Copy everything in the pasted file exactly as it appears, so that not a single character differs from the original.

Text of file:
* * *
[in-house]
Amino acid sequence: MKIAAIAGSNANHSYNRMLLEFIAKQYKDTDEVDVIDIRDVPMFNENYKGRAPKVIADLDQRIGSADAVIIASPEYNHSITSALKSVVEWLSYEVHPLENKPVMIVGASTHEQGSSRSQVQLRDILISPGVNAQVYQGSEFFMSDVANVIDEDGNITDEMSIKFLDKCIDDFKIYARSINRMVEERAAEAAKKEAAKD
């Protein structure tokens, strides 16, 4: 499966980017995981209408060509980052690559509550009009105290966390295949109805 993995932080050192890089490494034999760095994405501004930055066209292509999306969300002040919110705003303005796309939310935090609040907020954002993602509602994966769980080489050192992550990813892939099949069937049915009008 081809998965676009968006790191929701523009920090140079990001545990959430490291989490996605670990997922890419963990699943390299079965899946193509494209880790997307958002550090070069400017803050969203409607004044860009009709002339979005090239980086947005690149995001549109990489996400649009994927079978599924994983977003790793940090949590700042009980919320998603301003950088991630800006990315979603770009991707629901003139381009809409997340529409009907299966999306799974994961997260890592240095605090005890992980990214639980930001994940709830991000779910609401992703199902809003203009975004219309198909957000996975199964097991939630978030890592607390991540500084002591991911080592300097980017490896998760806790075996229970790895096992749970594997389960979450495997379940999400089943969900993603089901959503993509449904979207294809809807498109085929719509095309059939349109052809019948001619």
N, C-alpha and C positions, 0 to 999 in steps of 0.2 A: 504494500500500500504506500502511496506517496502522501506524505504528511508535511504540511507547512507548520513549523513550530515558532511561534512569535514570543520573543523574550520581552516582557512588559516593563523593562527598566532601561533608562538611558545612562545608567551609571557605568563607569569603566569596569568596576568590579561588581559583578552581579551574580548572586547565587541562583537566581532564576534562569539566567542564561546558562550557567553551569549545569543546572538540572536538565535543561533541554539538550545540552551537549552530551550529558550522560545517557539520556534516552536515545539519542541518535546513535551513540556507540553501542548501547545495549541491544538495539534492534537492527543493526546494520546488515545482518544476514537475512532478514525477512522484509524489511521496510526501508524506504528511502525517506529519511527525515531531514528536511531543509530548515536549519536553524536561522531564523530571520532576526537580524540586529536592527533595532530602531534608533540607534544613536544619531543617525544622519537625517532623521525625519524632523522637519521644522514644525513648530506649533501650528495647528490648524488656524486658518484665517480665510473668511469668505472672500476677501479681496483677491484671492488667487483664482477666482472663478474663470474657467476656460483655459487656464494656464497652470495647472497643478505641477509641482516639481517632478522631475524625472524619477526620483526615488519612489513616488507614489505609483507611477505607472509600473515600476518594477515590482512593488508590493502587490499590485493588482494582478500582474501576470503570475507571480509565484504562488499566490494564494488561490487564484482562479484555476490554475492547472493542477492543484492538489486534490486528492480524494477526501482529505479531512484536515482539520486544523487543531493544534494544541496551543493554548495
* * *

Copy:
[in-house]
Amino acid sequence: MKIAAIAGSNANHSYNRMLLEFIAKQYKDTDEVDVIDIRDVPMFNENYKGRAPKVIADLDQRIGSADAVIIASPEYNHSITSALKSVVEWLSYEVHPLENKPVMIVGASTHEQGSSRSQVQLRDILISPGVNAQVYQGSEFFMSDVANVIDEDGNITDEMSIKFLDKCIDDFKIYARSINRMVEERAAEAAKKEAAKD
């Protein structure tokens, strides 16, 4: 499966980017995981209408060509980052690559509550009009105290966390295949109805 993995932080050192890089490494034999760095994405501004930055066209292509999306969300002040919110705003303005796309939310935090609040907020954002993602509602994966769980080489050192992550990813892939099949069937049915009008 081809998965676009968006790191929701523009920090140079990001545990959430490291989490996605670990997922890419963990699943390299079965899946193509494209880790997307958002550090070069400017803050969203409607004044860009009709002339979005090239980086947005690149995001549109990489996400649009994927079978599924994983977003790793940090949590700042009980919320998603301003950088991630800006990315979603770009991707629901003139381009809409997340529409009907299966999306799974994961997260890592240095605090005890992980990214639980930001994940709830991000779910609401992703199902809003203009975004219309198909957000996975199964097991939630978030890592607390991540500084002591991911080592300097980017490896998760806790075996229970790895096992749970594997389960979450495997379940999400089943969900993603089901959503993509449904979207294809809807498109085929719509095309059939349109052809019948001619």
N, C-alpha and C positions, 0 to 999 in steps of 0.2 A: 504494500500500500504506500502511496506517496502522501506524505504528511508535511504540511507547512507548520513549523513550530515558532511561534512569535514570543520573543523574550520581552516582557512588559516593563523593562527598566532601561533608562538611558545612562545608567551609571557605568563607569569603566569596569568596576568590579561588581559583578552581579551574580548572586547565587541562583537566581532564576534562569539566567542564561546558562550557567553551569549545569543546572538540572536538565535543561533541554539538550545540552551537549552530551550529558550522560545517557539520556534516552536515545539519542541518535546513535551513540556507540553501542548501547545495549541491544538495539534492534537492527543493526546494520546488515545482518544476514537475512532478514525477512522484509524489511521496510526501508524506504528511502525517506529519511527525515531531514528536511531543509530548515536549519536553524536561522531564523530571520532576526537580524540586529536592527533595532530602531534608533540607534544613536544619531543617525544622519537625517532623521525625519524632523522637519521644522514644525513648530506649533501650528495647528490648524488656524486658518484665517480665510473668511469668505472672500476677501479681496483677491484671492488667487483664482477666482472663478474663470474657467476656460483655459487656464494656464497652470495647472497643478505641477509641482516639481517632478522631475524625472524619477526620483526615488519612489513616488507614489505609483507611477505607472509600473515600476518594477515590482512593488508590493502587490499590485493588482494582478500582474501576470503570475507571480509565484504562488499566490494564494488561490487564484482562479484555476490554475492547472493542477492543484492538489486534490486528492480524494477526501482529505479531512484536515482539520486544523487543531493544534494544541496551543493554548495